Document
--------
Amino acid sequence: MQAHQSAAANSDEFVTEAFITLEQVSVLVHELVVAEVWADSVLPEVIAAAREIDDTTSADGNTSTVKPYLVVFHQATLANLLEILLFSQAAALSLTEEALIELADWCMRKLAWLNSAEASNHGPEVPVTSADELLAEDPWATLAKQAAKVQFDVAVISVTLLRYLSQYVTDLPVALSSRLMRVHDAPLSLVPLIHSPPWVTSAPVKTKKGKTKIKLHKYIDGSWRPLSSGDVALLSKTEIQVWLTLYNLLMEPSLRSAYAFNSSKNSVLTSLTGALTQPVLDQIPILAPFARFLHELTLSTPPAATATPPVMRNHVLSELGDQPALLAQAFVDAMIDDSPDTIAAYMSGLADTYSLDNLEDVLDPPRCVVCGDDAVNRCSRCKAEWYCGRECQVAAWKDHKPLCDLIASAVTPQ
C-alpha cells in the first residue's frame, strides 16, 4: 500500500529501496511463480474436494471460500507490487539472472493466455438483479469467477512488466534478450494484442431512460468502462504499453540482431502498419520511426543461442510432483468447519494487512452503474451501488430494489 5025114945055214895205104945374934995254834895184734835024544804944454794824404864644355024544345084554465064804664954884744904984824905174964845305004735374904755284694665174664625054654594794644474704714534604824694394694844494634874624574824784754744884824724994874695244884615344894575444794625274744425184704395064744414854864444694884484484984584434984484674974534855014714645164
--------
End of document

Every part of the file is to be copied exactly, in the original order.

Amino acid sequence: MQAHQSAAANSDEFVTEAFITLEQVSVLVHELVVAEVWADSVLPEVIAAAREIDDTTSADGNTSTVKPYLVVFHQATLANLLEILLFSQAAALSLTEEALIELADWCMRKLAWLNSAEASNHGPEVPVTSADELLAEDPWATLAKQAAKVQFDVAVISVTLLRYLSQYVTDLPVALSSRLMRVHDAPLSLVPLIHSPPWVTSAPVKTKKGKTKIKLHKYIDGSWRPLSSGDVALLSKTEIQVWLTLYNLLMEPSLRSAYAFNSSKNSVLTSLTGALTQPVLDQIPILAPFARFLHELTLSTPPAATATPPVMRNHVLSELGDQPALLAQAFVDAMIDDSPDTIAAYMSGLADTYSLDNLEDVLDPPRCVVCGDDAVNRCSRCKAEWYCGRECQVAAWKDHKPLCDLIASAVTPQ
C-alpha cells in the first residue's frame, strides 16, 4: 500500500529501496511463480474436494471460500507490487539472472493466455438483479469467477512488466534478450494484442431512460468502462504499453540482431502498419520511426543461442510432483468447519494487512452503474451501488430494489 5025114945055214895205104945374934995254834895184734835024544804944454794824404864644355024544345084554465064804664954884744904984824905174964845305004735374904755284694665174664625054654594794644474704714534604824694394694844494634874624574824784754744884824724994874695244884615344894575444794625274744425184704395064744414854864444694884484484984584434984484674974534855014714645164